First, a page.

The latest Democratic candidate to enter the presidential race, Amy Klobuchar, is a third-term senator who overwhelming won re-election last year in her home state of Minnesota.
Klobuchar, 58, is known for putting partisanship aside to pass legislation, a fact that has earned her a large following in Minnesota. She won re-election in November with 60 percent of the vote in a state that President Donald Trump nearly won in 2016.
Klobuchar is also known for her unpretentious and reasoned demeanor, and willingness to focus on more centrist legislation, a contrast to more confrontational and progressive Democrats who are vying for control of the party.
In the Senate, Klobuchar has led efforts to cut the cost of prescription drugs, expand voting rights and protect online privacy. She has also helped pass several bills involving consumer protection.
The senator drew attention for her style of questioning of Supreme Court nominee Brett Kavanaugh, who was accused during his nomination process of sexual assault. Klobuchar pressed him on the issue of whether he ever blacked out from alcohol use, leading him to angrily ask her “Have you?” Klobuchar replied “I have no drinking problem, Judge,” and Kavanaugh later apologized.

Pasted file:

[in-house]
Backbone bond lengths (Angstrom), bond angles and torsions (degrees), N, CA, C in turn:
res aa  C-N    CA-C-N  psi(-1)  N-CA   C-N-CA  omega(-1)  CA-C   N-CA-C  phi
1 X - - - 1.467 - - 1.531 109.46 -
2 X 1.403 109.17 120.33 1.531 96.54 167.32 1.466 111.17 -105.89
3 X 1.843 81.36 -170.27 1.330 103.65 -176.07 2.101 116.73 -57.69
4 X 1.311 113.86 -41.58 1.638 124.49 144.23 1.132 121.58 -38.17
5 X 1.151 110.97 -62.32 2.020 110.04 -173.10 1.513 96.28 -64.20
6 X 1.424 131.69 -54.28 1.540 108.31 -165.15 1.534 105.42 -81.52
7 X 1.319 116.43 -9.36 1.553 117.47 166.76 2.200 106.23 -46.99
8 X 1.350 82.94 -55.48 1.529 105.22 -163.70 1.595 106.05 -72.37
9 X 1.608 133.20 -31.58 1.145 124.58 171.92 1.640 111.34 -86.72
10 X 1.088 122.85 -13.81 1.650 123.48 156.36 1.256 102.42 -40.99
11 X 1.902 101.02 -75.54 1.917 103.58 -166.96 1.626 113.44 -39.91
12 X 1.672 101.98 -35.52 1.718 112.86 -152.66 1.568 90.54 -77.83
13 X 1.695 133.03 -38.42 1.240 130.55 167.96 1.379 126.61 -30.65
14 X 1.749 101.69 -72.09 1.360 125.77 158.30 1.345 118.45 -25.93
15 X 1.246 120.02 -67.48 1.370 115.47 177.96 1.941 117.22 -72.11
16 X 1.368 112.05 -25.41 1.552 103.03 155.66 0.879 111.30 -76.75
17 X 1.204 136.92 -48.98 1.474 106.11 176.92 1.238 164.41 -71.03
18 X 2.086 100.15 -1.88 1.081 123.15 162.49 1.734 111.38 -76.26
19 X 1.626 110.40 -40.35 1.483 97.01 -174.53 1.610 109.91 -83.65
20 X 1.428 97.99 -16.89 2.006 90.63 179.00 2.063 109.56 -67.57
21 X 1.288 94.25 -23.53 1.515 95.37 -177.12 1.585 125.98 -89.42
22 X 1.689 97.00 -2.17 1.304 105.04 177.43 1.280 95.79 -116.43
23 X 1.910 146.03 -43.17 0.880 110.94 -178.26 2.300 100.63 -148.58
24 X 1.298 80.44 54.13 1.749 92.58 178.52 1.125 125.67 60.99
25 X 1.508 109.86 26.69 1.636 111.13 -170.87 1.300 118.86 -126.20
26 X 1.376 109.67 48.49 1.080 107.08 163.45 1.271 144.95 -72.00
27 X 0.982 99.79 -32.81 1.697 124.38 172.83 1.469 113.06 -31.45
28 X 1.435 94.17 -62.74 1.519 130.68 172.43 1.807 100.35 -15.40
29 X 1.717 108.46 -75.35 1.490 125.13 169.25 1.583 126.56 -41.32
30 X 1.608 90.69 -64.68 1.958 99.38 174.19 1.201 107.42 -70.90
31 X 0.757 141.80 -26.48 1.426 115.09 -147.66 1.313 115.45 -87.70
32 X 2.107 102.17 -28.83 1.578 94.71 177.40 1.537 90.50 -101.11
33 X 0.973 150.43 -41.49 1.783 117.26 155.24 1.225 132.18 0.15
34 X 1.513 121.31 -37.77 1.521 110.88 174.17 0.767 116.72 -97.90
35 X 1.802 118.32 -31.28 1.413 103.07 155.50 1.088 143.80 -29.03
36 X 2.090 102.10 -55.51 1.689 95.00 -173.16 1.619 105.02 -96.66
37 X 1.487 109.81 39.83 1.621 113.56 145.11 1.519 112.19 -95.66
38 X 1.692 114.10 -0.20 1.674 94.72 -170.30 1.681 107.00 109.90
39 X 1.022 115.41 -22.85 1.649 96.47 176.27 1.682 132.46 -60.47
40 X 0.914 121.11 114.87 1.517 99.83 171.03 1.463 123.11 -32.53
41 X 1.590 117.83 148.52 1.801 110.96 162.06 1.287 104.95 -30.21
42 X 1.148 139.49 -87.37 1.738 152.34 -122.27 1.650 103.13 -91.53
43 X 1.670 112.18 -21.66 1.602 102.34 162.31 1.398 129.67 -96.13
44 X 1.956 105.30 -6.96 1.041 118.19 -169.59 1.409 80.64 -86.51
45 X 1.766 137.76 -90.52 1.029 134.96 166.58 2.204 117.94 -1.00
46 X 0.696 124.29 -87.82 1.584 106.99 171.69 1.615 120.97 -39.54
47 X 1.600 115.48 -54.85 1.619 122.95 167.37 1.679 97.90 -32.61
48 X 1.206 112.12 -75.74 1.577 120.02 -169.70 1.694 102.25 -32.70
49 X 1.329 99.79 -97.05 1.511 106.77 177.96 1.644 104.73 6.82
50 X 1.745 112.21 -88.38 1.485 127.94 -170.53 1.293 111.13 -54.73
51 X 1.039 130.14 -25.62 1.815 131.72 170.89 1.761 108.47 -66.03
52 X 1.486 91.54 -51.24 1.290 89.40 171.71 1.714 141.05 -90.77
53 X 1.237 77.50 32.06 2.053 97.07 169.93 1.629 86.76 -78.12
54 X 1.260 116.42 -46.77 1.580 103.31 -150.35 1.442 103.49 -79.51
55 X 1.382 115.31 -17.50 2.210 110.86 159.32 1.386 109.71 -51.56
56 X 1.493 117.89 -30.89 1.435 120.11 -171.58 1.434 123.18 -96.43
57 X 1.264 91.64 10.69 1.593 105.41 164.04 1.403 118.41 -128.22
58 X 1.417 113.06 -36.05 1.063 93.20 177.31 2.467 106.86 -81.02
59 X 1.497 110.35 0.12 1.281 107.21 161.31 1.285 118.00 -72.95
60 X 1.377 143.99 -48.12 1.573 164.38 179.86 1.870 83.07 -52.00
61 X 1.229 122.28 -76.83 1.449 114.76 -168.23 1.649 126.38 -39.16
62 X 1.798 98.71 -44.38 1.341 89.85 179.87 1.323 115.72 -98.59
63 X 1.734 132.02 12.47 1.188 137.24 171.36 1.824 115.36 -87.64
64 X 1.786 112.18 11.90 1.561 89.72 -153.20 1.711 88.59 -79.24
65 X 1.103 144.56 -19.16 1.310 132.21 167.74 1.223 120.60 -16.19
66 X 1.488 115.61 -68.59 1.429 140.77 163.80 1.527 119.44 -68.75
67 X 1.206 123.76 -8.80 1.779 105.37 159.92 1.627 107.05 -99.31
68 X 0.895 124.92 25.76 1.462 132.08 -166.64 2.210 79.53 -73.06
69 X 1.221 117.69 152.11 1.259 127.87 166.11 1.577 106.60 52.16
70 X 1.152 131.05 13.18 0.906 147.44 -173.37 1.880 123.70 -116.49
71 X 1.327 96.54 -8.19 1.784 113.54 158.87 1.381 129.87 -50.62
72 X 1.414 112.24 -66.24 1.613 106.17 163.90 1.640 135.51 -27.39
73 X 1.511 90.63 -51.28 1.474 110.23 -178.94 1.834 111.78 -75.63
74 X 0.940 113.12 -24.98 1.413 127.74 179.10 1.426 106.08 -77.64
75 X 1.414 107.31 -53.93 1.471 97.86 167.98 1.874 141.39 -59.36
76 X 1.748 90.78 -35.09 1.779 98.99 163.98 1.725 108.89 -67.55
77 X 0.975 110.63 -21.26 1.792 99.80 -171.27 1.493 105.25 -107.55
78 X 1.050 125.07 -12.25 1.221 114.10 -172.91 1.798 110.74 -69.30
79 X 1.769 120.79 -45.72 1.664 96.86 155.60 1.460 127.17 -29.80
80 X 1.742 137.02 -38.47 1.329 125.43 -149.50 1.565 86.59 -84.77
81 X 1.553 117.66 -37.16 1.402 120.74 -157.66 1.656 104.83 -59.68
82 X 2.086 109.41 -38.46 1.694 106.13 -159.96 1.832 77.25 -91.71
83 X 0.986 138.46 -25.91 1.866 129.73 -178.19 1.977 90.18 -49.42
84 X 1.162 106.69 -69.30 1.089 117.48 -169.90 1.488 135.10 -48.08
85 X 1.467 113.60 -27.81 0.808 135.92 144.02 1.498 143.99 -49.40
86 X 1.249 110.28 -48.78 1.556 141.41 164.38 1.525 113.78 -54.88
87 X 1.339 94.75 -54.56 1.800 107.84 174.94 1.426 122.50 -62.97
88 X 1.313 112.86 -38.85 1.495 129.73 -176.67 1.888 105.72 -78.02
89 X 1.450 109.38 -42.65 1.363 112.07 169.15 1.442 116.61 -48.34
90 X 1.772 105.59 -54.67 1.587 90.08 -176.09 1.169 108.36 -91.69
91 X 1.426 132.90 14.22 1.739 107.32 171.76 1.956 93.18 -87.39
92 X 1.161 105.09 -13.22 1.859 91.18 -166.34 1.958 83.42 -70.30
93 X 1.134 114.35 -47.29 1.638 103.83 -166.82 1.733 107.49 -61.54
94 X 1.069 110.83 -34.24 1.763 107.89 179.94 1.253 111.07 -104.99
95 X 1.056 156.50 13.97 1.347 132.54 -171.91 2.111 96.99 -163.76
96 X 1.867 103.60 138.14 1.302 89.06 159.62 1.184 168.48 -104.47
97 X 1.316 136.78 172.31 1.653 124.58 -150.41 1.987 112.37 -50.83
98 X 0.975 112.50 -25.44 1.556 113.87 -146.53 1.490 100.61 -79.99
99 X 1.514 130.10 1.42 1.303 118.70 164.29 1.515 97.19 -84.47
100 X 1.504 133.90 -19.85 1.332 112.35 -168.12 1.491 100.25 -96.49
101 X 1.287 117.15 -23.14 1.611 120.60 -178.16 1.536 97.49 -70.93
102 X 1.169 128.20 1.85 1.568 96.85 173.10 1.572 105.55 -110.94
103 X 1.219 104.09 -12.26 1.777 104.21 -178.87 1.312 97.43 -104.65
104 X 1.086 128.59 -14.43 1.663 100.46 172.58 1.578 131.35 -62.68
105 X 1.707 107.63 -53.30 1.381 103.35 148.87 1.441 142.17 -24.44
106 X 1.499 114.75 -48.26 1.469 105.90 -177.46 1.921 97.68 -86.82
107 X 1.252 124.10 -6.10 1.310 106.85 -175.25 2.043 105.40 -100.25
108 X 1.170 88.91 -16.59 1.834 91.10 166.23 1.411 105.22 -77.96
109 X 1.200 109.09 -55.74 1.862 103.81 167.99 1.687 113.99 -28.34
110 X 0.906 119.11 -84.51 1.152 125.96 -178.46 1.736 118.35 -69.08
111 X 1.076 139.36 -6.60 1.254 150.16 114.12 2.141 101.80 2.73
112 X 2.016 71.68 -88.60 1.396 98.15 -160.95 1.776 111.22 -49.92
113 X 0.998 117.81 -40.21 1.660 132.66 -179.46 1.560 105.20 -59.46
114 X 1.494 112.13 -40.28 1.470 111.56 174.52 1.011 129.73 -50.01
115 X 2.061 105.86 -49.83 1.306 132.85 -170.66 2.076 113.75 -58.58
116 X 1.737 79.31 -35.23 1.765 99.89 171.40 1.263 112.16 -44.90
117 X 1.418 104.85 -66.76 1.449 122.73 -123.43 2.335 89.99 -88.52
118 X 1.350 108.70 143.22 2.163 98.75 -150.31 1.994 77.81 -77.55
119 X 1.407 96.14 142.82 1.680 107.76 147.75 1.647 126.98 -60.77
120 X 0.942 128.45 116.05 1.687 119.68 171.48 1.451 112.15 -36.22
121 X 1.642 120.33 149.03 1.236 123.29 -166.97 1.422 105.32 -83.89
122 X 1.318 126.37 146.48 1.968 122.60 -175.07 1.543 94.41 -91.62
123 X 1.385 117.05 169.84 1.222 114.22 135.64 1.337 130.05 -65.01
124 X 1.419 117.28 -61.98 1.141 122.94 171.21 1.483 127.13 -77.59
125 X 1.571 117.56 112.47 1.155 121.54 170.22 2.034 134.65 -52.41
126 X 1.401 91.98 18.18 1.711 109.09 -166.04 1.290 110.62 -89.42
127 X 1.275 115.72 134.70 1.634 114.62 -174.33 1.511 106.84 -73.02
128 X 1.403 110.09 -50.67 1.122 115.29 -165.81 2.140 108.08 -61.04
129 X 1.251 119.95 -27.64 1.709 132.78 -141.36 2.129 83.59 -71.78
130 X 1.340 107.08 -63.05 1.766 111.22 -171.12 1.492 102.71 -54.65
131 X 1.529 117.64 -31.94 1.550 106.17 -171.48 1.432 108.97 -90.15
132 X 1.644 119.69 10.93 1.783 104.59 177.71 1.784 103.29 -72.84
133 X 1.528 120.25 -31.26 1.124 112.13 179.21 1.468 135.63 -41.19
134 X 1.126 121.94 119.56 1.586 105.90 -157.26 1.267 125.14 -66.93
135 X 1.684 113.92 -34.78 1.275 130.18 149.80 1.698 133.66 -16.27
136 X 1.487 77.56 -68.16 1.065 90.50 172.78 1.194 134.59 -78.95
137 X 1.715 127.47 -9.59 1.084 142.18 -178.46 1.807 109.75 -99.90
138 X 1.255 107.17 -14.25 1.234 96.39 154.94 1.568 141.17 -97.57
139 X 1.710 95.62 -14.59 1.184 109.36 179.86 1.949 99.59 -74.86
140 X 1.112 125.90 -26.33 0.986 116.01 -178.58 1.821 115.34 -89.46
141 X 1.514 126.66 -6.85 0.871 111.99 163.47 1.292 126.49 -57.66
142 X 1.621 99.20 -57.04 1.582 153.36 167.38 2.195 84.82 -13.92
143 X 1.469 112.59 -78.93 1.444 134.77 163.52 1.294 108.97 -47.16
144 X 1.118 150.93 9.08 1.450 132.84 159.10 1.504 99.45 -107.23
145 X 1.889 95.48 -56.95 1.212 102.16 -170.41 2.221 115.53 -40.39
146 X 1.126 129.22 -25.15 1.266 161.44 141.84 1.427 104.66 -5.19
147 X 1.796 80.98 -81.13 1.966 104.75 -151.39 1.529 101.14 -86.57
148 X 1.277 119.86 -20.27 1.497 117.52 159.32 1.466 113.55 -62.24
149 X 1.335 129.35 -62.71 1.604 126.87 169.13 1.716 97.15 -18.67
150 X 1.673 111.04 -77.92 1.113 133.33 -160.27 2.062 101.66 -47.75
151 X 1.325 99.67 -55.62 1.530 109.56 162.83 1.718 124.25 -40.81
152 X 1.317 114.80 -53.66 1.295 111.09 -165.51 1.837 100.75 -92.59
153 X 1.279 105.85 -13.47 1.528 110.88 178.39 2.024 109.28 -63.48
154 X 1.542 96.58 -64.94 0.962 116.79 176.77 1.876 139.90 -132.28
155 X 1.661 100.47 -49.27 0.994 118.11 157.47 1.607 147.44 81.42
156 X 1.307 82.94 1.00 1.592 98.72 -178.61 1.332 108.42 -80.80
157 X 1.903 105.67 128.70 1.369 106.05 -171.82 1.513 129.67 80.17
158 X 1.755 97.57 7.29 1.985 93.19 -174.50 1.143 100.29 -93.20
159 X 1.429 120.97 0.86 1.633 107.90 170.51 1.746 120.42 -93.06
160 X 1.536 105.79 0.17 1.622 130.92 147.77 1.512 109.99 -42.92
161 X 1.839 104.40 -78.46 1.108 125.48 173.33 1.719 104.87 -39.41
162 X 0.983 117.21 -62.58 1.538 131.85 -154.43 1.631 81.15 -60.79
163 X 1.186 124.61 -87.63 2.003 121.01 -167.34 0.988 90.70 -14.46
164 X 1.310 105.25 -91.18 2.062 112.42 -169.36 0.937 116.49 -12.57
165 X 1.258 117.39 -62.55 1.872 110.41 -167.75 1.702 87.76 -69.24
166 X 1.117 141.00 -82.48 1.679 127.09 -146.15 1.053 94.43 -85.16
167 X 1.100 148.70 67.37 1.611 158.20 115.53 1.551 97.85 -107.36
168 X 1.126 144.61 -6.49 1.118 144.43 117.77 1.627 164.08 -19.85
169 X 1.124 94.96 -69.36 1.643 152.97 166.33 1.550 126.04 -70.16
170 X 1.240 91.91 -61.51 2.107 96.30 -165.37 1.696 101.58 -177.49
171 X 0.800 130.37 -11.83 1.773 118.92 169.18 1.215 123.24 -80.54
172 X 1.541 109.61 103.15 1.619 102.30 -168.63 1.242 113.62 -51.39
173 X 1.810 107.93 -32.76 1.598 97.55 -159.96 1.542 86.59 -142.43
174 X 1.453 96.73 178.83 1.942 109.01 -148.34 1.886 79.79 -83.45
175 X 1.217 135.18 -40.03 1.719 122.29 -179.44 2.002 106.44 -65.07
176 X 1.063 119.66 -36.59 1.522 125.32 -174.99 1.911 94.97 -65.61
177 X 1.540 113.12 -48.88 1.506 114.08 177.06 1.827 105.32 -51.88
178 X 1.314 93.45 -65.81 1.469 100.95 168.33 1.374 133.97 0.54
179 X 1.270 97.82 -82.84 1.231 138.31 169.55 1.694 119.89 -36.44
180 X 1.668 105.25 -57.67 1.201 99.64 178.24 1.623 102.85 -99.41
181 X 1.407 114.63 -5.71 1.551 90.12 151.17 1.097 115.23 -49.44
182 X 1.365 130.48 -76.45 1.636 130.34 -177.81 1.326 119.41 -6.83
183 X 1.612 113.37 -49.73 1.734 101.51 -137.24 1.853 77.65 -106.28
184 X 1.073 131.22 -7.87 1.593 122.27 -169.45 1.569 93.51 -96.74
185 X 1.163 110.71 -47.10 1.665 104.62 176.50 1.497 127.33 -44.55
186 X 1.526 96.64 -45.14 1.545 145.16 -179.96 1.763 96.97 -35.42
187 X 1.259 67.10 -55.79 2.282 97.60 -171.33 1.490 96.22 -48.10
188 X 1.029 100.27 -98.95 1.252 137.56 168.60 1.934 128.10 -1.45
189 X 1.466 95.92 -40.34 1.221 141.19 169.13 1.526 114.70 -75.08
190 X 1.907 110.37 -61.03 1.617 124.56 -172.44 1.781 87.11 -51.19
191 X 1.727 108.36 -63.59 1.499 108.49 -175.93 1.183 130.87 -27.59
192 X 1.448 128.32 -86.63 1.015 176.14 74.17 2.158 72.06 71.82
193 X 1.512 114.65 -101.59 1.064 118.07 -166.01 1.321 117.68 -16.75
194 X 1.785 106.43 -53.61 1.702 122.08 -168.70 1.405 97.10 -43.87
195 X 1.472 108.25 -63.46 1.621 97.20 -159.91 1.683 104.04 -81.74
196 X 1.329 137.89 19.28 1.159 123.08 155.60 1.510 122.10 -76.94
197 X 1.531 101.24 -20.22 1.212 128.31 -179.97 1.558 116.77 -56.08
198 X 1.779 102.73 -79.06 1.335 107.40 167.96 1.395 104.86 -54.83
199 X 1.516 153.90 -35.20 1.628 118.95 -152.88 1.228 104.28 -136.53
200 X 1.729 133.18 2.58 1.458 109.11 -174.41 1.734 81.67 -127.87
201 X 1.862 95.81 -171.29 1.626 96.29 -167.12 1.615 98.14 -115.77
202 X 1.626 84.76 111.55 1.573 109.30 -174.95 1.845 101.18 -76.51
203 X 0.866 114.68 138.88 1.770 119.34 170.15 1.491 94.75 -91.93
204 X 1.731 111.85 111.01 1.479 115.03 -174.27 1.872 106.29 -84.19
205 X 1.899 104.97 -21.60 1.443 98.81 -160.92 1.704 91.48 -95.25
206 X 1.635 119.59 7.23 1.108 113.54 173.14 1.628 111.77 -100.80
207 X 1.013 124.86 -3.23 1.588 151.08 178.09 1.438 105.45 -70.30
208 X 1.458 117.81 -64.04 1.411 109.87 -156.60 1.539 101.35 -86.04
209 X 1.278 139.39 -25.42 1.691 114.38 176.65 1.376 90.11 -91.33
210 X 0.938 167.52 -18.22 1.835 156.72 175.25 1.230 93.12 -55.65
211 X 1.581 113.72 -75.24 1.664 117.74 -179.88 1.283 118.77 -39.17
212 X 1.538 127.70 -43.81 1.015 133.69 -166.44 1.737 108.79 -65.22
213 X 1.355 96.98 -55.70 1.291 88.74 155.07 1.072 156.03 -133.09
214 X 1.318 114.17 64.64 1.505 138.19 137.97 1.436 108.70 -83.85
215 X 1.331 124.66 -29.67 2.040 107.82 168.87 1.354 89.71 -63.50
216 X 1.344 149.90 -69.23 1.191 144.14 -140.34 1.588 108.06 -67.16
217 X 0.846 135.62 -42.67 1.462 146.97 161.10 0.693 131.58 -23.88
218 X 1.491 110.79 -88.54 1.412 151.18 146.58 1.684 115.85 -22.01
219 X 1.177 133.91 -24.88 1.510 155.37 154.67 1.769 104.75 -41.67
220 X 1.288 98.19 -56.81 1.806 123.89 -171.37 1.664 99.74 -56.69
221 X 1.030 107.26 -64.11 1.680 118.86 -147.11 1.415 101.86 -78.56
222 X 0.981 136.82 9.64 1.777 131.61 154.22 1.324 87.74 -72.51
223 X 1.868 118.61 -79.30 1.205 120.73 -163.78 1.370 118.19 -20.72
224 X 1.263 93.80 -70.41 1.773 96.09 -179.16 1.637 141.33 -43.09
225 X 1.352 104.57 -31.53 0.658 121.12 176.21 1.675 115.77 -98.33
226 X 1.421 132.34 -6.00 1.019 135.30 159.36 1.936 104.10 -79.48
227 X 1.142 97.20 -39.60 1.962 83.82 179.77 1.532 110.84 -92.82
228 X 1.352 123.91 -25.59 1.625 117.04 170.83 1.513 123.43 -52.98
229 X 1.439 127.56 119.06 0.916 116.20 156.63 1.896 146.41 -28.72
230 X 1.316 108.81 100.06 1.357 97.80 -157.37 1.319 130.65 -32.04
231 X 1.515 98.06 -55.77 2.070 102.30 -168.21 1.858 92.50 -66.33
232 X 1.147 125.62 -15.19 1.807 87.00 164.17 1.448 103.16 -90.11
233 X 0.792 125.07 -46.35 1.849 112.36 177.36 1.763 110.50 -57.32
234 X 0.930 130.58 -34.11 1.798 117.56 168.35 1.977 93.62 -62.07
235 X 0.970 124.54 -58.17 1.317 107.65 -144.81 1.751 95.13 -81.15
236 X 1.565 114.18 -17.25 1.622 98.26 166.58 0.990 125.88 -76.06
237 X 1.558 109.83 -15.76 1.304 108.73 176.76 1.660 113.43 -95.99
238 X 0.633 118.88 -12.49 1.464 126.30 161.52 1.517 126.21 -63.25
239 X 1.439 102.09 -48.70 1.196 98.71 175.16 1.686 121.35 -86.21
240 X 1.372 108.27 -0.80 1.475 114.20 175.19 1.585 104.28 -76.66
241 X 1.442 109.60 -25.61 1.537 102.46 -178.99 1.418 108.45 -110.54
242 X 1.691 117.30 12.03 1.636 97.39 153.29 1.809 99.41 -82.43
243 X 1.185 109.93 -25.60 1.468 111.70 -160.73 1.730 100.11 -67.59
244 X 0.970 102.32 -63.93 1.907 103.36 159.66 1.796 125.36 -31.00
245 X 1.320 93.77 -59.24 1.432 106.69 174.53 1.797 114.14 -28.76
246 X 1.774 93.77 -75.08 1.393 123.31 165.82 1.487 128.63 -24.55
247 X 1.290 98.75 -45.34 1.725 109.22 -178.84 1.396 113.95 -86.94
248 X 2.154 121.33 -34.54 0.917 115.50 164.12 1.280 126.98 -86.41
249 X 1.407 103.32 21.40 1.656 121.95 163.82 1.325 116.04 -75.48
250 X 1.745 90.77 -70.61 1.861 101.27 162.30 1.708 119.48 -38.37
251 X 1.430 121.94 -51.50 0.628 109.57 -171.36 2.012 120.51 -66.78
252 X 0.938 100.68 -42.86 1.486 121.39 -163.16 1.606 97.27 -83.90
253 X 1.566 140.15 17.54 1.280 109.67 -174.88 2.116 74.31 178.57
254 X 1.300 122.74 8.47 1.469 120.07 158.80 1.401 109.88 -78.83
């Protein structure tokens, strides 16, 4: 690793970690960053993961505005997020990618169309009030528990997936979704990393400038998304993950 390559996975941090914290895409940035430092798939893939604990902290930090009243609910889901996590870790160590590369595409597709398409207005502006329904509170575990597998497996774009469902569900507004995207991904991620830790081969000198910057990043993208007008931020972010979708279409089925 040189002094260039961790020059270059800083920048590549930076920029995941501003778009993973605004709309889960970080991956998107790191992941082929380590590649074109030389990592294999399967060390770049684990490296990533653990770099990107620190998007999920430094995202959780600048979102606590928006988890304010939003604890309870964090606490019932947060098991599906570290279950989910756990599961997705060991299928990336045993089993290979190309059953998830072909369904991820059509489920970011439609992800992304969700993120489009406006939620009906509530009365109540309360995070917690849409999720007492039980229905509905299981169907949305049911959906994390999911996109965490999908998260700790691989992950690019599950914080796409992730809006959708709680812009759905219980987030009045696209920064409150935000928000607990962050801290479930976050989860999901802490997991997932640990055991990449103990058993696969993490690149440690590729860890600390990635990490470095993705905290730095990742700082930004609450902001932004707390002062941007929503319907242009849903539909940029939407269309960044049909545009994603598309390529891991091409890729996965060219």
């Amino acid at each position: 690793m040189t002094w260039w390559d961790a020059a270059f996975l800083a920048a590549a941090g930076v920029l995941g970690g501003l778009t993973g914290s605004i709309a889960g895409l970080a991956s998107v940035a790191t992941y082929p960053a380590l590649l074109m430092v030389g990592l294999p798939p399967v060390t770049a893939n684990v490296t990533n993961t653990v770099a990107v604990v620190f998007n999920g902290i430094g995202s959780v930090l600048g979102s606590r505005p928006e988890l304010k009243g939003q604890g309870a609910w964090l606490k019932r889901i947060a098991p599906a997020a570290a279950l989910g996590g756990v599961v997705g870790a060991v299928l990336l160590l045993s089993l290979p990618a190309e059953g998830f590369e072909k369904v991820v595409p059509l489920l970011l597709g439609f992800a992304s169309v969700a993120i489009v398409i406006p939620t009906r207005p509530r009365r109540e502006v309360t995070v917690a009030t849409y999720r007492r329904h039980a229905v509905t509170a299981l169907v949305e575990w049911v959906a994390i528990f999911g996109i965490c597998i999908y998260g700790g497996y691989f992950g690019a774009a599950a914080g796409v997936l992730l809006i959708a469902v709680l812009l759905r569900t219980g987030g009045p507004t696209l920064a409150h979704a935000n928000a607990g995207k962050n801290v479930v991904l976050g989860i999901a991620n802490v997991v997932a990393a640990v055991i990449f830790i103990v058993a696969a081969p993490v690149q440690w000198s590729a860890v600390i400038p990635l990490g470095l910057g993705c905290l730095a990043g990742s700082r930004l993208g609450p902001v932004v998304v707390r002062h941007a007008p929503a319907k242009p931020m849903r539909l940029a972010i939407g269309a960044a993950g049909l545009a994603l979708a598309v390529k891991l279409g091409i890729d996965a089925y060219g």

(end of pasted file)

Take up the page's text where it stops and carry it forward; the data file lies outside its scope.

Klobuchar drew on skills she learned from her years as a prosecutor in Minnesota. She grew up in the Minneapolis suburbs and later attended Yale University and the University of Chicago Law School. She was a corporate lawyer in Minneapolis until being elected the chief prosecutor for Minnesota’s most populous county. Her father was a journalist and her mother an elementary school teacher.
She won her first Senate race in 2006, becoming Minnesota’s first elected woman senator. She was re-elected in 2012 and 2018.
Klobuchar is the fifth senator to enter the race for the Democratic presidential nomination, following Elizabeth Warren of Massachusetts, Kirsten Gillibrand of New York, Kamala Harris of California and Cory Booker of New Jersey. She is also the fifth woman to seek the nomination, in a field that also includes Congresswoman Tulsi Gabbard of Hawaii.
Political experts say the Democratic Party could see a field of nearly 20 candidates.
In a crowded field, Klobuchar is hoping her Midwestern roots can help her stand out. The Midwest could play a crucial role in the 2020 race after being important to Trump’s victory in 2016. The region had previously backed Democrats in presidential contests for decades, but Michigan and Wisconsin voted Republican in 2016, a fact Democrats have said they will make a priority to reverse.